There is almost nothing as satisfying as a yarn color-card. The imagination takes flight and soars with endless possibilities. My friend Jani Estelle uses the fleece from a very special flock of sheep and turns it into yarn in her small mill. This particular wild flock has been living on Nash Island in downeast Maine for more than a hundred years.

Although having sheep on islands in Maine was once common, these days, it’s rare. The particular factors of island living and micro-climate contribute to the loft and lustrous sheen of the fiber. Jani gives me little knit swatches of the yarn colors to see how the colors knit up. Hours of enjoyment pass, shuffling them around, combining this color and that. This ring of color is a representation of dreams.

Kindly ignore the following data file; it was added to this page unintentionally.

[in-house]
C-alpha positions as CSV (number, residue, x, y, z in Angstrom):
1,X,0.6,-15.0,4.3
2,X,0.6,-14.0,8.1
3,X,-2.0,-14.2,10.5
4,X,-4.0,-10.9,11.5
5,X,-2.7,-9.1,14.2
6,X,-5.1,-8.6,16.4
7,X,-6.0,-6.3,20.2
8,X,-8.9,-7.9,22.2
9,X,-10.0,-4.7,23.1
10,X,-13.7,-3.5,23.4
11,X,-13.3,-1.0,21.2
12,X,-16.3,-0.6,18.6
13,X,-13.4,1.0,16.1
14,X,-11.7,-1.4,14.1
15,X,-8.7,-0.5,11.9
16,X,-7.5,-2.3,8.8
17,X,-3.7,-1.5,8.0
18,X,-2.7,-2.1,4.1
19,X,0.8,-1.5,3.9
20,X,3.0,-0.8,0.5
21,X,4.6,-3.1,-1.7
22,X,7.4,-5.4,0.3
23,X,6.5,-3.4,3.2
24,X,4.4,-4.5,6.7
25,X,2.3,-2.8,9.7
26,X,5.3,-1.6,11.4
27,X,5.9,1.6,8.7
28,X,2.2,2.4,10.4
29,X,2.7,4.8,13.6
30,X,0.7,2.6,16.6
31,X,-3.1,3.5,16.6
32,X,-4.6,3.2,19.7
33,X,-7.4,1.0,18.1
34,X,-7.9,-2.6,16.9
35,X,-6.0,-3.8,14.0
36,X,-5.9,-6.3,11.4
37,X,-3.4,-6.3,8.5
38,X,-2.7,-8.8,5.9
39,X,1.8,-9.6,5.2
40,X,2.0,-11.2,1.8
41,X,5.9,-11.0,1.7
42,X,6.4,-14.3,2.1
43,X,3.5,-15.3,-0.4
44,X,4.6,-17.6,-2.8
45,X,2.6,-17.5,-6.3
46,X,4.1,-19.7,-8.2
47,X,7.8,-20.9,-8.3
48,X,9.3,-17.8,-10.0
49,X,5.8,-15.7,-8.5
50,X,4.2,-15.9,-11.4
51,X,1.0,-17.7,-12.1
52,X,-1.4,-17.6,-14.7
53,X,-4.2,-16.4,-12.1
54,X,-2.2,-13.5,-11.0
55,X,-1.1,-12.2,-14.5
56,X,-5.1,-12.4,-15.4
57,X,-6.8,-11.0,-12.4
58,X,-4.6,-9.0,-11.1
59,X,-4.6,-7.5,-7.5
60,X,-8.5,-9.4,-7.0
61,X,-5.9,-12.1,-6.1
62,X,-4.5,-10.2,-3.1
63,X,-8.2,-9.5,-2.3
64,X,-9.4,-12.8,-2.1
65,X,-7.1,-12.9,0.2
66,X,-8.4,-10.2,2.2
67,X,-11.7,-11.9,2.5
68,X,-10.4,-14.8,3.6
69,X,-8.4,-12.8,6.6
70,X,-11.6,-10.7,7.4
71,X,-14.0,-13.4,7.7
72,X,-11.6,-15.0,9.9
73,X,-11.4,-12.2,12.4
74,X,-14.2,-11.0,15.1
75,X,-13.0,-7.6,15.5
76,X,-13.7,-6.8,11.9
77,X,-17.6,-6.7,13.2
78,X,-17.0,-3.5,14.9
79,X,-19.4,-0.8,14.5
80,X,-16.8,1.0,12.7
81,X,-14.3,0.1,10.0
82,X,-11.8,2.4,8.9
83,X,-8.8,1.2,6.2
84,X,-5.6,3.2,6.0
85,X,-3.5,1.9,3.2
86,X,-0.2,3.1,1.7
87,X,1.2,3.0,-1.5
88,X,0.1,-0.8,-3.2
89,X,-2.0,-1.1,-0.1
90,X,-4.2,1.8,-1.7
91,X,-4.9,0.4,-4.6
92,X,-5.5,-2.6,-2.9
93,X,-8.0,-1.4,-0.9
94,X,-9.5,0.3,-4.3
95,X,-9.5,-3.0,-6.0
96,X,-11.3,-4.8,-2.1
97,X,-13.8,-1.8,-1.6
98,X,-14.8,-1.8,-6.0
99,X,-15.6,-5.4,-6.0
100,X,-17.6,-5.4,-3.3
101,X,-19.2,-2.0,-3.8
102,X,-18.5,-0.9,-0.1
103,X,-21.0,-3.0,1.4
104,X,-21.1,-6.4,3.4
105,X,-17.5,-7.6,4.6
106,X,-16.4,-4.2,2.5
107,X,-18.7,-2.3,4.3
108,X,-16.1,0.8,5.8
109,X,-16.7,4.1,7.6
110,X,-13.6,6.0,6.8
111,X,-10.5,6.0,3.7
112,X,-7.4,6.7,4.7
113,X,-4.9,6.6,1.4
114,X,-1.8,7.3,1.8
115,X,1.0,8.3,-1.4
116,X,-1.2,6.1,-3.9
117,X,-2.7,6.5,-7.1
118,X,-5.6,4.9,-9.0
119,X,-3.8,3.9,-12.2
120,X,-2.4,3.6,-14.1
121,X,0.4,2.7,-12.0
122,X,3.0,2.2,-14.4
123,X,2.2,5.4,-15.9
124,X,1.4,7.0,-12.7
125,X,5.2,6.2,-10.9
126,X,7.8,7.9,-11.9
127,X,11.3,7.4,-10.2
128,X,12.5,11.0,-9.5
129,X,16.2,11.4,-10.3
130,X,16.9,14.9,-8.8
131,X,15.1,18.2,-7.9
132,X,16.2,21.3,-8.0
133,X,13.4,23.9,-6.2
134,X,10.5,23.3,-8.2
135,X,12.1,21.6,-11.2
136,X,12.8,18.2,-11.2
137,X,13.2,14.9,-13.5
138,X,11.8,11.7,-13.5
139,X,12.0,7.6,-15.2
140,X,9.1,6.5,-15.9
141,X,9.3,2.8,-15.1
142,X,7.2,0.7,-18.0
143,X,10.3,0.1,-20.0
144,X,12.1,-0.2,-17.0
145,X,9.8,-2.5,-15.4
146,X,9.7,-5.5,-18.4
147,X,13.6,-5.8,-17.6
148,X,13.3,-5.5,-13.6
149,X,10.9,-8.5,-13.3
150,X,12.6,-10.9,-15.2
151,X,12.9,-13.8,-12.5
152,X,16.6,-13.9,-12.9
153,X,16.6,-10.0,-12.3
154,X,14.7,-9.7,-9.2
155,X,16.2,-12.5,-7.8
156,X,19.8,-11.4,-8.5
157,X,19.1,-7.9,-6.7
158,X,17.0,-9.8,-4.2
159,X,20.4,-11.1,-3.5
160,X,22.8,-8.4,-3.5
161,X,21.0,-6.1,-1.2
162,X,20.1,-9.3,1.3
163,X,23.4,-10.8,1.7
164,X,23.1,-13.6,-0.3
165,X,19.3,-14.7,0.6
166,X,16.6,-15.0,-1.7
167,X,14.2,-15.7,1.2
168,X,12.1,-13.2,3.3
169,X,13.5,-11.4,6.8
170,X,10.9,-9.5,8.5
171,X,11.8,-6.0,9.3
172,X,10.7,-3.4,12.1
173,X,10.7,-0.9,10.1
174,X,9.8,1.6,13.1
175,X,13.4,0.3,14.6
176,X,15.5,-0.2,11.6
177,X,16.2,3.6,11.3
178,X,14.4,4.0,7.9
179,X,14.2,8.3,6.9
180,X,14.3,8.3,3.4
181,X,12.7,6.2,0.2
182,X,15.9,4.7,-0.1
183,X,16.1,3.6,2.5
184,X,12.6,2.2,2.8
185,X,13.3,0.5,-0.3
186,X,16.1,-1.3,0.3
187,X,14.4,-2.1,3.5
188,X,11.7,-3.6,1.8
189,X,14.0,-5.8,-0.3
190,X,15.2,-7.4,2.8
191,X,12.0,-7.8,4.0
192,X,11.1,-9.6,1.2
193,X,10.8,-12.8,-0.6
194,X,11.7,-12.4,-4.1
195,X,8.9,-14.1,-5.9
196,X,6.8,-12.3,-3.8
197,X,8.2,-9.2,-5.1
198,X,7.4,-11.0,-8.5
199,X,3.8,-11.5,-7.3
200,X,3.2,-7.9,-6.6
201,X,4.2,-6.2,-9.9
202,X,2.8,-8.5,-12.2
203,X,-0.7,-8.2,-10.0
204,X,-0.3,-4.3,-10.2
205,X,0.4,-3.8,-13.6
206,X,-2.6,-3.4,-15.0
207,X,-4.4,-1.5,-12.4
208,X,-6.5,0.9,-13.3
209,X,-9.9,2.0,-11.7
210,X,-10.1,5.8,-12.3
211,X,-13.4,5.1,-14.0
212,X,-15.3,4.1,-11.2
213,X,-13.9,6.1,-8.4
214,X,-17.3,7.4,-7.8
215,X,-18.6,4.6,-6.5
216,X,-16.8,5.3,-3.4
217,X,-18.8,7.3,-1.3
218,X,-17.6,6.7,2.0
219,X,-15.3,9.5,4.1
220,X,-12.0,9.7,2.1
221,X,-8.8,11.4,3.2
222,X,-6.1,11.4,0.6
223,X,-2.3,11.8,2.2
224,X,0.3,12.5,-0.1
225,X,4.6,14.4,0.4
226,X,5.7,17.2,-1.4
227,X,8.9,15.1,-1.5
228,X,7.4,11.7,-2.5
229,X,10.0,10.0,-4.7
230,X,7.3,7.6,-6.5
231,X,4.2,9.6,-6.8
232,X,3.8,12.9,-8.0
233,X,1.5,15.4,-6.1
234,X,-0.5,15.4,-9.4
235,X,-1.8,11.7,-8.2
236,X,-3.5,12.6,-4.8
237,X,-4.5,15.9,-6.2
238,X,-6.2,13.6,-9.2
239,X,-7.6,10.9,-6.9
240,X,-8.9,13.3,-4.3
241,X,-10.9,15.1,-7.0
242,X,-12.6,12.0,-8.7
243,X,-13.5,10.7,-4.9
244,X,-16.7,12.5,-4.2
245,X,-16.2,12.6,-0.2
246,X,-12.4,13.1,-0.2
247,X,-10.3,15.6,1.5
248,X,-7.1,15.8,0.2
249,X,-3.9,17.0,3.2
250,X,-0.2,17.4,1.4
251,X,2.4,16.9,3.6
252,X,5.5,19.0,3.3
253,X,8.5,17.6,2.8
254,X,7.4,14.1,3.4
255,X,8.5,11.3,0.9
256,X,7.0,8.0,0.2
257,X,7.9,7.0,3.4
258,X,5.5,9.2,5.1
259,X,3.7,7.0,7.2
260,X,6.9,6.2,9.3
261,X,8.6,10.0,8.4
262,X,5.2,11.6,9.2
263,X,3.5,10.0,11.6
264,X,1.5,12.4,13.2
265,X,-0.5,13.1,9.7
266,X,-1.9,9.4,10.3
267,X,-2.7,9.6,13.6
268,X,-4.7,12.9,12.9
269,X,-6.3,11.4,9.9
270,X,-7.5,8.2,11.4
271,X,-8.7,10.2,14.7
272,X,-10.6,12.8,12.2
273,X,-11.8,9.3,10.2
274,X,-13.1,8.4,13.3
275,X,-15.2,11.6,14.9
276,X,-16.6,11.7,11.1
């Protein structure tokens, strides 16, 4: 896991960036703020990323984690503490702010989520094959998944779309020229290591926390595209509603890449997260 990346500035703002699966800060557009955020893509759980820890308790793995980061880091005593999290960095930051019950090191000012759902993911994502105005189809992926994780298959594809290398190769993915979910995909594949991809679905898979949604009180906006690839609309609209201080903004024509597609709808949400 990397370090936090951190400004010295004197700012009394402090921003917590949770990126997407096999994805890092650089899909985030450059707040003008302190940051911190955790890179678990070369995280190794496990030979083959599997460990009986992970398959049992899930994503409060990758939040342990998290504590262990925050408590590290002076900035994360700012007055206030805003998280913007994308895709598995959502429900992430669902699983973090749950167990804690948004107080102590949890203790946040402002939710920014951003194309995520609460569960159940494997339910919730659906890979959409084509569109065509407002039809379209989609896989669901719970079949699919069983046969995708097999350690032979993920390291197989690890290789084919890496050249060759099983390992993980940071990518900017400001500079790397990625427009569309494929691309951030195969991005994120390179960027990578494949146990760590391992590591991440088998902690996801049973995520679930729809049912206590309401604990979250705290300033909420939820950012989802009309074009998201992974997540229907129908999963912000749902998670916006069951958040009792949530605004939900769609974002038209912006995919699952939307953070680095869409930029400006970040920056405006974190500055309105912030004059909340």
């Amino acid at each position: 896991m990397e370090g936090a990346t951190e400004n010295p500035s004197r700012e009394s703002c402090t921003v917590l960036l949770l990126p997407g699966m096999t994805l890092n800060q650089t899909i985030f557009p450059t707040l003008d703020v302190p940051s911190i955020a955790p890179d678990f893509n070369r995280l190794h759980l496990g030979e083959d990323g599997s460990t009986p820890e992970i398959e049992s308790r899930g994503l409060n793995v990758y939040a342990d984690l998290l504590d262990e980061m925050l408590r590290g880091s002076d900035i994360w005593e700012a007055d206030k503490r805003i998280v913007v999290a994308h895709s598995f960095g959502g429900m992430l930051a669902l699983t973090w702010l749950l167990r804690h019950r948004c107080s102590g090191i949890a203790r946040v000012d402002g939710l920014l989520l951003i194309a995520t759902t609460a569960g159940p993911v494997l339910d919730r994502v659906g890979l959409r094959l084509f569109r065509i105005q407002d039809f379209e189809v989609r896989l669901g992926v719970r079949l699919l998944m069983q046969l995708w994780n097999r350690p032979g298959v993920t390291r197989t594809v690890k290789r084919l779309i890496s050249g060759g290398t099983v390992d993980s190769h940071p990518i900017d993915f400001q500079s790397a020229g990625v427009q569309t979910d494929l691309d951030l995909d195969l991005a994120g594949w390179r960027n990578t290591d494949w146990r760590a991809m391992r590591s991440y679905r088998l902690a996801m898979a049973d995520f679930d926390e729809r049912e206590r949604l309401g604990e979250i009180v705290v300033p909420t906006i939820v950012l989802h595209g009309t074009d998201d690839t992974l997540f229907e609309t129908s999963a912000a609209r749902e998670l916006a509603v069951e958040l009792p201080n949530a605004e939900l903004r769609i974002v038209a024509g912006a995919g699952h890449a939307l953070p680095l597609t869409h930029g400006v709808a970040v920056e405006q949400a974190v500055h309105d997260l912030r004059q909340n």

That’s right. I collect rocks. I think I actually worship rocks. Life is just better when you have a small stone in your pocket: smooth stones, rough stones, stones covered in yellow lichen. Pink granite, grey granite, and the two smashed together. If I were to do it all again, I think I’d like to be a geologist. I have two rocks from the opposite sides of the Atlantic Ocean that are the same granite. One from Muckle Roe in Shetland and the other from Baker Island in Maine. I think perhaps they were once connected! I have a rock that floats! Lava, found on the beach at Muckle Bousta in Shetland, do you think it floated down from Iceland? Here we have stones circled with lines: wishing rocks. Light a candle, make a wish, stare at the flame, and all is right with the world.